They found that with the right strategies and financing in place, it is possible to make a dramatic change in both carbon emissions and productivity.
In their paper, published in the journal, Nature Sustainability, researchers from the CGIAR's Livestock and Climate Initiative and Wageningen University outline how investments in a handful of countries—India, China, Brazil, Pakistan, and Sudan—can have an enormous impact.
Globally, the authors say, changes to the livestock sector have immense potential to both mitigate the climate crisis, and help people adapt.
‘Improve livestock production, don’t bin it’
Keeping farm animals is vital to the livelihoods of almost a billion people in Africa and South Asia. Goats, cows, and sheep provide milk and meat, pull ploughs, are deeply woven into cultures, and function as a form of insurance in tough times.
"We really don't see a future without livestock," says Jacobo Arango from the Alliance of the Biodiversity International and the International Center for Tropical Agriculture (CIAT) (The Alliance). "The current livestock systems need to be improved, not got rid of. Investors need to start directing money into solutions to transform them."
Livestock production contributes to climate change and is vulnerable to it at the same time. Ruminant animals' burps and manure release the greenhouse gas methane into the atmosphere, and there are other carbon emissions associated with animal farming as well.
Any investment in improving livestock systems in needs to consider both climate mitigation and adaptation, says Julian Ramirez-Villegas from The Alliance and Wageningen University—something that most investors and countries are not yet doing.
Interventions and policies focused solely on mitigating greenhouse gas emissions could have negative consequences for the ability of smallholders to adapt to changing climate conditions, and vice versa.
Investment priorities: Top-five countries
In their paper, Arango, Ramirez-Villegas and co-authors analyzed both the livestock emissions and climate risks of 132 low- and middle-income countries, and found that almost everywhere, mitigation and adaptation were entangled.
They identified India, China, Brazil, Pakistan, and Sudan as top-five investment priorities—places with both high emissions and large numbers of people and animals exposed to climate stress. Combined, these five countries account for 46% of the total value of livestock production, 35% of the total rural population exposed to climate hazards, and 51% of livestock greenhouse-gas emissions.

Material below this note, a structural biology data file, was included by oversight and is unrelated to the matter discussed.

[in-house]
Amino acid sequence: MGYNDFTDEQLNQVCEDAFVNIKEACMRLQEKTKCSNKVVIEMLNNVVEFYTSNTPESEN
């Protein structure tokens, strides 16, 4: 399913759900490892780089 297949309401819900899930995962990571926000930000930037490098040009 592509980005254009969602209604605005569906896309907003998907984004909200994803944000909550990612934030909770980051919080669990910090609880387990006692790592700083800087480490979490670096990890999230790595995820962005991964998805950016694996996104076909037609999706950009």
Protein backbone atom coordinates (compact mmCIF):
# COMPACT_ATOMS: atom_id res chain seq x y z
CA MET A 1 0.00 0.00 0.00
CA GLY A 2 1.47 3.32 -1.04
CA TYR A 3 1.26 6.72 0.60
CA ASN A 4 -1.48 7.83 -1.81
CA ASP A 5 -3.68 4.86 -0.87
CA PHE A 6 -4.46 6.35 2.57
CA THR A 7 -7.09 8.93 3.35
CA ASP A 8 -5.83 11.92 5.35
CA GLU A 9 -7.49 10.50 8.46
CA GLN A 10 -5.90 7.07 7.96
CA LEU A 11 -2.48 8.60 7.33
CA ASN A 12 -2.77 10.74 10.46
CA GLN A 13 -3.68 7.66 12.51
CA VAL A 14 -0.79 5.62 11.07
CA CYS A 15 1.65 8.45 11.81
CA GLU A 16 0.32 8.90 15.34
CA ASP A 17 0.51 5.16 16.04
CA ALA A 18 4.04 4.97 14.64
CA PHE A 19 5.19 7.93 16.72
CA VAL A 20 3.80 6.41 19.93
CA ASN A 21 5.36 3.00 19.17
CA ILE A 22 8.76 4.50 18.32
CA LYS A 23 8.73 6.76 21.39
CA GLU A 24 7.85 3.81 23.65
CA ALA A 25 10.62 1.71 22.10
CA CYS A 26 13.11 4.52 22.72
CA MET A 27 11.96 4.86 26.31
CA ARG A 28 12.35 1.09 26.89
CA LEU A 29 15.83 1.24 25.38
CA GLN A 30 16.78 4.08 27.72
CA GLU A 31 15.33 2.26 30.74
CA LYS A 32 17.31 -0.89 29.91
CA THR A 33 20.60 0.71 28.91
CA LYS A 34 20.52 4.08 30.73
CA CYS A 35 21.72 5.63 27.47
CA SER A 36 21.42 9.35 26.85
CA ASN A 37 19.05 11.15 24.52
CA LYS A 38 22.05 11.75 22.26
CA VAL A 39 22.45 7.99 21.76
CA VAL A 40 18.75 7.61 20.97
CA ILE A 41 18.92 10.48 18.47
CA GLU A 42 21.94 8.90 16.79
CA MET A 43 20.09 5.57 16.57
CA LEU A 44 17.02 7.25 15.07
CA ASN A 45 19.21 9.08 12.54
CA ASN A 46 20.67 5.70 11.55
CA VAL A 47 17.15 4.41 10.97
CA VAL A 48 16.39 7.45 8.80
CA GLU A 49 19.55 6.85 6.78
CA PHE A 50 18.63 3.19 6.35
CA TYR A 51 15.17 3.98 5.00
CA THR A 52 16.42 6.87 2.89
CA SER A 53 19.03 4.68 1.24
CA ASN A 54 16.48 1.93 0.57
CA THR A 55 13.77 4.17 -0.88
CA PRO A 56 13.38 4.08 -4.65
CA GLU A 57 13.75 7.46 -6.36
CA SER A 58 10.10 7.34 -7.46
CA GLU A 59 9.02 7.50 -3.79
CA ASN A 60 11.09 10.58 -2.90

"A handful of countries disproportionately contribute to global livestock emissions," said co-author Todd S Rosenstock, from The Alliance—mainly because of their size and large populations. "These act as critical leverage points for the livestock sector's interactions with the climate system, land and livelihoods. Effective mitigation strategies must prioritize investments in sustainable livestock practices in these high-impact regions."
That does not let high-income countries off the hook for their farming emissions, or mean investment should not occur in other low-income countries, cautions Ramirez-Villegas. Kenya and Ethiopia, for instance, both scored highly. "It's just that if you transform the way livestock is produced in these five countries, you have the potential to make a very, very big difference in the climate system."
Livestock production must be ‘decoupled from deforestation’
Research already suggests pathways for such transformation. At the most basic level, livestock production must be decoupled from deforestation, says Arango. "We have enough land. Deforestation needs to stop, period. There is no justification for livestock production to come at the expense of forests." Boosting technical assistance to help farmers to implement rotational grazing systems is also an easy decision.
Shifting animals' diets to locally adapted forage plants is more climate-smart than buying commercial feed. And there's potential for methane emissions-reductions without slashing herd sizes, too. CGIAR researchers in Colombia have found that adding forage legumes to traditional grass monocultures can reduce cows' methane emissions by 15%.
Planting trees within pastural systems
Planting trees within pastural systems, or silvopasture, also has multiple climate benefits, they argue.
Shrubs and trees can improve carbon storage and soil health, increase productivity, boost biodiversity, and provide shade to animals during heatwaves. In Colombia, government investment has helped to spur the expansion of silvopastoral systems by 35,000 hectares in 2023 alone, with the aim of reaching 300 thousand hectares by 2026. In Brazil, several reforestation programs are also scaling silvopasture across the country.
In Ethiopia, a CGIAR Research project brings together remote sensing technology, satellite imagery, and on-ground sensors to capture essential data about water levels, flow rates, and water source conditions, to provide pastoralists with nearly real-time information to help them make smart decisions about where to bring their herds—and hard decisions about when to cull or sell animals in the case of persistent drought.
Interventions will need to be tailored to the specific country context, says Arango. But the opportunities for transformation are immense—and underfunded.
"If livestock producers across the Global South could improve their grazing management and plant trees, and gain access to safety-nets, information, and resources to help them make climate-smart decisions, then I think we would make a dramatic change in both carbon emissions and productivity."